Point Im making is , I have witnessed the power of equities in my life first hand. And with my guidance , in my father’s portfolio as well. I have achieved a CAGR of 20% in my equity portfolio over the past decade. Did I make mistakes ? A ton. But since I started from my very first salary , the time periods involved forgave me a lot of stupid mistakes and grave sins.

    I’m uncomfortable discussing exact figures on a public forum. If you give me your email id , I would be glad to correspond with you and share those figures. If not , I shall share mine and we can go on from there

  11. @Nishanth good to know… equity is a boon to people who can’t do their own business… if you look around its so obvious… who are the people who are rich? It’s the businessmen and investors and not the salaried who only do fixed income investments.

  12. @ Balaji – Completely agree with your statement. What puzzles me is how people sailvate and crib over how rich businessmen are , yet keep all their money in land and apartments and gold and FDs , and stubbornly refuse to own a piece of publicly- listed businesses which can help get them get wealthy in a not insignificant way

  13. @ Balaji and Nishanth. Congrats to both of you. Each of your story is really unique and inspiring. Really glad to know that someone exist in real who made good returns in equity through disciplined investing with small monthly investment over a long period.

  14. @ Balaji, congratulations!! I like thought process you outlined in your posts. Though future is not predictable, you have laid strong foundation for success. My best wishes to you.

  15. @Krish

    Let me tell you first that am a full time equity guy and am biased.

    Before jumping into equities you expect someone to do small savings and see performance why not the same about real estate buy a bathroom first ?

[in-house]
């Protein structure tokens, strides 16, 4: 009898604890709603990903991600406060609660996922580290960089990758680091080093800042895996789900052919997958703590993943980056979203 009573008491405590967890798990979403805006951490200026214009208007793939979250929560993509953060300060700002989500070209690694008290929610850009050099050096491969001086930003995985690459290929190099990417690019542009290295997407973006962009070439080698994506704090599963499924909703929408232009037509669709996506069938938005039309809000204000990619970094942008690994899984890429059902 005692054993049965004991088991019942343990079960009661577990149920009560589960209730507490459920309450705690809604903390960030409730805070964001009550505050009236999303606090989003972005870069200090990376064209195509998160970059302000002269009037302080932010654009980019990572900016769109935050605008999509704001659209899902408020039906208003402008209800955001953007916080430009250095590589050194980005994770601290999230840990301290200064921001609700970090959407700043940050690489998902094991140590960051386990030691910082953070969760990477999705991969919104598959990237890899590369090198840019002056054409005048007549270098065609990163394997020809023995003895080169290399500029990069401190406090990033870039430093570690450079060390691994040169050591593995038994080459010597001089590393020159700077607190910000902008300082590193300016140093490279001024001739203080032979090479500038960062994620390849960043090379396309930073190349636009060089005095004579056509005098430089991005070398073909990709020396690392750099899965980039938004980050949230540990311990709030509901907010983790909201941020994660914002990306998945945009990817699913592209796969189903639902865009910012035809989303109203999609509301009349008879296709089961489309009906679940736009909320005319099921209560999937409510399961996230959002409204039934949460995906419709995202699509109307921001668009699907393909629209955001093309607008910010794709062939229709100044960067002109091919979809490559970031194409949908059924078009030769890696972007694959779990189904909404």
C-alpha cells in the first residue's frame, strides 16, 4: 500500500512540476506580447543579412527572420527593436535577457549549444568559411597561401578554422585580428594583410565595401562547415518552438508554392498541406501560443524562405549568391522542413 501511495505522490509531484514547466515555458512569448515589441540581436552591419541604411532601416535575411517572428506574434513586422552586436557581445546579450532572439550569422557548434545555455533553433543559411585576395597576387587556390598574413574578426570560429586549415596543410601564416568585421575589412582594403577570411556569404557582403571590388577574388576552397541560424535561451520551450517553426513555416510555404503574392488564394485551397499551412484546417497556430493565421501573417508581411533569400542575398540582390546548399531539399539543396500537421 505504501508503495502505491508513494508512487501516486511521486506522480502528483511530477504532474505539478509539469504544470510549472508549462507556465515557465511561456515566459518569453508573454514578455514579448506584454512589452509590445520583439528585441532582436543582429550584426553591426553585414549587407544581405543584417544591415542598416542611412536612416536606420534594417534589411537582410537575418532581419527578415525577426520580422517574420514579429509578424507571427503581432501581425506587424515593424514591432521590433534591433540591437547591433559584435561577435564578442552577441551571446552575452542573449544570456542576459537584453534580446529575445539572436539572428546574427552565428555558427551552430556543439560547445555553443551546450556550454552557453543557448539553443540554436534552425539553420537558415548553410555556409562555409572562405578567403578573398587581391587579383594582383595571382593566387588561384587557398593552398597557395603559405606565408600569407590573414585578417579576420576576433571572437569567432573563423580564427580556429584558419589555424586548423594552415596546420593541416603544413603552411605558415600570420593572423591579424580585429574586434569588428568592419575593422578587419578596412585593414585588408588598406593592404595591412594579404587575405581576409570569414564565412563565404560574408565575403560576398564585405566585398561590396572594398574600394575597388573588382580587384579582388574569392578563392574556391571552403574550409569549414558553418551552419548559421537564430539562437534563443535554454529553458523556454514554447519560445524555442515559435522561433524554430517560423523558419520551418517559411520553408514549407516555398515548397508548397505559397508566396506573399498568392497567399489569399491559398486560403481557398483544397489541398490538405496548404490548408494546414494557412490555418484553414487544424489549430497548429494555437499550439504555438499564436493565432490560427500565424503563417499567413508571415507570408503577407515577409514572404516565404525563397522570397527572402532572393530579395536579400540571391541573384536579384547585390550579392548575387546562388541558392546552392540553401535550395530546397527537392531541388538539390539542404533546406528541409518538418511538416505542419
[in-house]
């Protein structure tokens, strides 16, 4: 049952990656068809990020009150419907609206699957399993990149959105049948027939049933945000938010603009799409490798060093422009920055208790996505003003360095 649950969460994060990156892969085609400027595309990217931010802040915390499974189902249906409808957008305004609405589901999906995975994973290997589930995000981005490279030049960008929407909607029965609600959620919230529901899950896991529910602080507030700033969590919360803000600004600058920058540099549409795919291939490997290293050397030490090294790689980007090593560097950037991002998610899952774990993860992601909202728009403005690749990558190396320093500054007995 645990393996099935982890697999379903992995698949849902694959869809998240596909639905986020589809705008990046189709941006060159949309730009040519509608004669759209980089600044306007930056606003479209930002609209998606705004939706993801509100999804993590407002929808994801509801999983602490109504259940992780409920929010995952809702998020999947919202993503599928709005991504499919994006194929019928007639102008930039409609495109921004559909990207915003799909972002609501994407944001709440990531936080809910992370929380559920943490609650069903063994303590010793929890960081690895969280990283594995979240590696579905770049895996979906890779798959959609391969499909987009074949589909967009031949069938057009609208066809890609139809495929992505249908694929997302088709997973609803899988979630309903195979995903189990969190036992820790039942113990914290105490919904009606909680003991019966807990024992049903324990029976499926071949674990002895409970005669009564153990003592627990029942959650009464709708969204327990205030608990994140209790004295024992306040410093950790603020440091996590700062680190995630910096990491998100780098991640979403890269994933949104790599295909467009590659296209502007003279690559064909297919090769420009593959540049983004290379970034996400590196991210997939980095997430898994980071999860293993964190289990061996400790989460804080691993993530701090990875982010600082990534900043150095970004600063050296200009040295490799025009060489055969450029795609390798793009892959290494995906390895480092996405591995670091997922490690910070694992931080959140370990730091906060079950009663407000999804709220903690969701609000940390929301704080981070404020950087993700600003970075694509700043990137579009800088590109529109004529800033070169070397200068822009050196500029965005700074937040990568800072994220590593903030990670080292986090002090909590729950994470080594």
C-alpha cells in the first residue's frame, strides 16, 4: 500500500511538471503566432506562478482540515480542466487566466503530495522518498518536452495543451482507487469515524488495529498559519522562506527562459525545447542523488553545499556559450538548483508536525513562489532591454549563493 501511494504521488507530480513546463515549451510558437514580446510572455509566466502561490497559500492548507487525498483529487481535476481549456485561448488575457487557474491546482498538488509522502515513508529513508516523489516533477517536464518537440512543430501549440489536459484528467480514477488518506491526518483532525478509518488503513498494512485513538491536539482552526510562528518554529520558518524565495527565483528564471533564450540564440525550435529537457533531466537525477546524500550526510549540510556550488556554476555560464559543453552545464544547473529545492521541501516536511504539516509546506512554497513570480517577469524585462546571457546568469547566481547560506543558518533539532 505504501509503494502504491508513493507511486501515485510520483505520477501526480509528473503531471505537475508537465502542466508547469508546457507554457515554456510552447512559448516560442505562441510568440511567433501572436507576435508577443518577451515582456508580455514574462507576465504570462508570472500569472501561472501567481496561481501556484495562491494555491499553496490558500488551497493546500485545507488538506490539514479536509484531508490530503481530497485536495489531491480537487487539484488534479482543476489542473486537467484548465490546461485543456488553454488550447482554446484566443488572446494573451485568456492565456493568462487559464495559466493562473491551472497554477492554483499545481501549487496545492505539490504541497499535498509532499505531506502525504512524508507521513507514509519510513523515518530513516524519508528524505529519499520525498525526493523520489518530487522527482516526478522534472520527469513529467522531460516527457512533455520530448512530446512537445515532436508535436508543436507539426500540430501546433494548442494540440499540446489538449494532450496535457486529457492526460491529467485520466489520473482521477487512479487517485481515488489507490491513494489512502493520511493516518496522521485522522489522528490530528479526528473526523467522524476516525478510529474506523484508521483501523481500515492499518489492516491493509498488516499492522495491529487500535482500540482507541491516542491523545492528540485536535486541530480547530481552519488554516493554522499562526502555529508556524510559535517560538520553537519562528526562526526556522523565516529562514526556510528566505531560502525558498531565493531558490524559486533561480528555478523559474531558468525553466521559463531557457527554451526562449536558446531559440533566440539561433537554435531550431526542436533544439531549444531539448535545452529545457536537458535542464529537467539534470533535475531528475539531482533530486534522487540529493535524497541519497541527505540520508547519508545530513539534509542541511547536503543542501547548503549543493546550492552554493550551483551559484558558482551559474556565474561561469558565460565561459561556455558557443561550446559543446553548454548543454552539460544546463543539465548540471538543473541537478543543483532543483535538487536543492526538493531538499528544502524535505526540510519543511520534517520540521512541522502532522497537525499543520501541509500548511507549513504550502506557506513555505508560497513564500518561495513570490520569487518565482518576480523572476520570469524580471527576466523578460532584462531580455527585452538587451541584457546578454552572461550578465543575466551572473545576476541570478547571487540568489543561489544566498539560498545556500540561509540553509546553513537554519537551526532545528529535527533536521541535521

Also you mention real estate giving inflation returns. In the past it has given much better returns then inflation. Does it imply it will give same returns for eternity ?

    I dont know whether equities will give a great or even positive return and in the same way cannot make an assumption about Real Estate which people buy on leverage ( loan ).

    Also rental yields are 2-2.5%. Renting is not that tough nowadays as it used to be. I stay on rent with my parents even though me and them both have flats. Its for comfort πŸ™‚ and convenience. ( even that is difficult to explain to people)

    Am just worried about the assumption that Real Estate will give better than inflation.
    At the same time in Equity even a Positive return is questioned:)

    But all said and done nobody expects a negative return on Real Estate not even temporarily.

    So its a call one needs to take personally with an open and a bit of financial reasoning too.

    Am only worried about the leverage part in Real Estate πŸ™‚ – Loans. What if incomes drop how will you pay EMI for 20 years and during the same time the Real Estate is in a down cycle.

    To each his own. Find an asset allocation which allows you to sleep well and lets your money grow too.



  16. @ Nooresh, I liked what you have suggested in your article. Let me share bit of my story who attempted to implement your current suggestion 15 years ago when chips were down.

    I had one prime property which I wanted to sell to get rid of EMIs, losses from bad investments and hand loans to get breathing space and decent life. Distrust grown up with family & friends that they were suspecting fishy of everything that I do due to bad history. No one would see any merit in correcting past mistakes or faith in you that you would set the house in order.

    As such I did not say that particular asset was superior or generated positive returns. Kudos to anyone who generates real returns through investment in any asset class for long term.

    When I mean small investment, you have taken it as bathroom in RE. What I meant was 1 BHK/small plot in suburb instead of a premium 3 BHK or a Villa from top builder as status symbol.